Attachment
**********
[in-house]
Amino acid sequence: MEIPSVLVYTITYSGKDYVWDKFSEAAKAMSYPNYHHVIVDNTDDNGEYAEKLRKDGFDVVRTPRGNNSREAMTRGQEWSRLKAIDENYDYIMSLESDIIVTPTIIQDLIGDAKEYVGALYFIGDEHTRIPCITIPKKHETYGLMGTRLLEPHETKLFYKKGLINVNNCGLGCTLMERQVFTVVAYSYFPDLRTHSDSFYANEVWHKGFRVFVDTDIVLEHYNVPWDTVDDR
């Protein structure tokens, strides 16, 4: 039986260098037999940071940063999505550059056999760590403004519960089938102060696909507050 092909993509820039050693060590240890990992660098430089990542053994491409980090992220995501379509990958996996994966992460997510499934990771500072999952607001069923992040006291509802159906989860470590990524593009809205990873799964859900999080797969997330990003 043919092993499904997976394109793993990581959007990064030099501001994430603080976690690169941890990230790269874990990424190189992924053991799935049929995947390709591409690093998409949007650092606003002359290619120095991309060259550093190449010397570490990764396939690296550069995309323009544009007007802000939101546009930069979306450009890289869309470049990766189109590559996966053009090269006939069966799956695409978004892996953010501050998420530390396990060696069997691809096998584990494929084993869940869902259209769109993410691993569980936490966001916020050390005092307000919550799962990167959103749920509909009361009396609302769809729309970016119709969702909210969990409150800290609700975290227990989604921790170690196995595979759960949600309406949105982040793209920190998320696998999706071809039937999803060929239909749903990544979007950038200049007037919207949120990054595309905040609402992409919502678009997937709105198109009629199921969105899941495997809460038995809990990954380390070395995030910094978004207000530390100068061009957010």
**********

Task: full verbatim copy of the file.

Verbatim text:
[in-house]
Amino acid sequence: MEIPSVLVYTITYSGKDYVWDKFSEAAKAMSYPNYHHVIVDNTDDNGEYAEKLRKDGFDVVRTPRGNNSREAMTRGQEWSRLKAIDENYDYIMSLESDIIVTPTIIQDLIGDAKEYVGALYFIGDEHTRIPCITIPKKHETYGLMGTRLLEPHETKLFYKKGLINVNNCGLGCTLMERQVFTVVAYSYFPDLRTHSDSFYANEVWHKGFRVFVDTDIVLEHYNVPWDTVDDR
């Protein structure tokens, strides 16, 4: 039986260098037999940071940063999505550059056999760590403004519960089938102060696909507050 092909993509820039050693060590240890990992660098430089990542053994491409980090992220995501379509990958996996994966992460997510499934990771500072999952607001069923992040006291509802159906989860470590990524593009809205990873799964859900999080797969997330990003 043919092993499904997976394109793993990581959007990064030099501001994430603080976690690169941890990230790269874990990424190189992924053991799935049929995947390709591409690093998409949007650092606003002359290619120095991309060259550093190449010397570490990764396939690296550069995309323009544009007007802000939101546009930069979306450009890289869309470049990766189109590559996966053009090269006939069966799956695409978004892996953010501050998420530390396990060696069997691809096998584990494929084993869940869902259209769109993410691993569980936490966001916020050390005092307000919550799962990167959103749920509909009361009396609302769809729309970016119709969702909210969990409150800290609700975290227990989604921790170690196995595979759960949600309406949105982040793209920190998320696998999706071809039937999803060929239909749903990544979007950038200049007037919207949120990054595309905040609402992409919502678009997937709105198109009629199921969105899941495997809460038995809990990954380390070395995030910094978004207000530390100068061009957010």